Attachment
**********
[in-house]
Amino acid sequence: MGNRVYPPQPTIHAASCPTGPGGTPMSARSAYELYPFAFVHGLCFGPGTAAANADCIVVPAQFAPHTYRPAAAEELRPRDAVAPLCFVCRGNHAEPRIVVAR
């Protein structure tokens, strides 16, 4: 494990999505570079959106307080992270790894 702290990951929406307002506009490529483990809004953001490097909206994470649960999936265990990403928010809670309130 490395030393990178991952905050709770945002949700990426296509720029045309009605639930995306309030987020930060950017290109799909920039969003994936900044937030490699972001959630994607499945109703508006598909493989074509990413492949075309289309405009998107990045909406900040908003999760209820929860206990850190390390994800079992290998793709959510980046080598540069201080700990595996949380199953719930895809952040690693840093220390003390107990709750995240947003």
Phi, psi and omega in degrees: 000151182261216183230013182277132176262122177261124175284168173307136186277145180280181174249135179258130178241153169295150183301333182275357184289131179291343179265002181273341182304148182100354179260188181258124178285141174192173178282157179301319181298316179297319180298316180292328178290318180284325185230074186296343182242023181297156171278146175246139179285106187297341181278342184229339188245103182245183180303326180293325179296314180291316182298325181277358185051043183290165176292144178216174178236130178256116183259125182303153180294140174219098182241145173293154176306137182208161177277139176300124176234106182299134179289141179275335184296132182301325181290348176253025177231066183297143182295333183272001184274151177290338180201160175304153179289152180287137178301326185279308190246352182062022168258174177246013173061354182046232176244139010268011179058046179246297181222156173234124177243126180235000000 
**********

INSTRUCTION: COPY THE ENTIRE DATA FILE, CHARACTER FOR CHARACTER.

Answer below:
[in-house]
Amino acid sequence: MGNRVYPPQPTIHAASCPTGPGGTPMSARSAYELYPFAFVHGLCFGPGTAAANADCIVVPAQFAPHTYRPAAAEELRPRDAVAPLCFVCRGNHAEPRIVVAR
């Protein structure tokens, strides 16, 4: 494990999505570079959106307080992270790894 702290990951929406307002506009490529483990809004953001490097909206994470649960999936265990990403928010809670309130 490395030393990178991952905050709770945002949700990426296509720029045309009605639930995306309030987020930060950017290109799909920039969003994936900044937030490699972001959630994607499945109703508006598909493989074509990413492949075309289309405009998107990045909406900040908003999760209820929860206990850190390390994800079992290998793709959510980046080598540069201080700990595996949380199953719930895809952040690693840093220390003390107990709750995240947003």
Phi, psi and omega in degrees: 000151182261216183230013182277132176262122177261124175284168173307136186277145180280181174249135179258130178241153169295150183301333182275357184289131179291343179265002181273341182304148182100354179260188181258124178285141174192173178282157179301319181298316179297319180298316180292328178290318180284325185230074186296343182242023181297156171278146175246139179285106187297341181278342184229339188245103182245183180303326180293325179296314180291316182298325181277358185051043183290165176292144178216174178236130178256116183259125182303153180294140174219098182241145173293154176306137182208161177277139176300124176234106182299134179289141179275335184296132182301325181290348176253025177231066183297143182295333183272001184274151177290338180201160175304153179289152180287137178301326185279308190246352182062022168258174177246013173061354182046232176244139010268011179058046179246297181222156173234124177243126180235000000 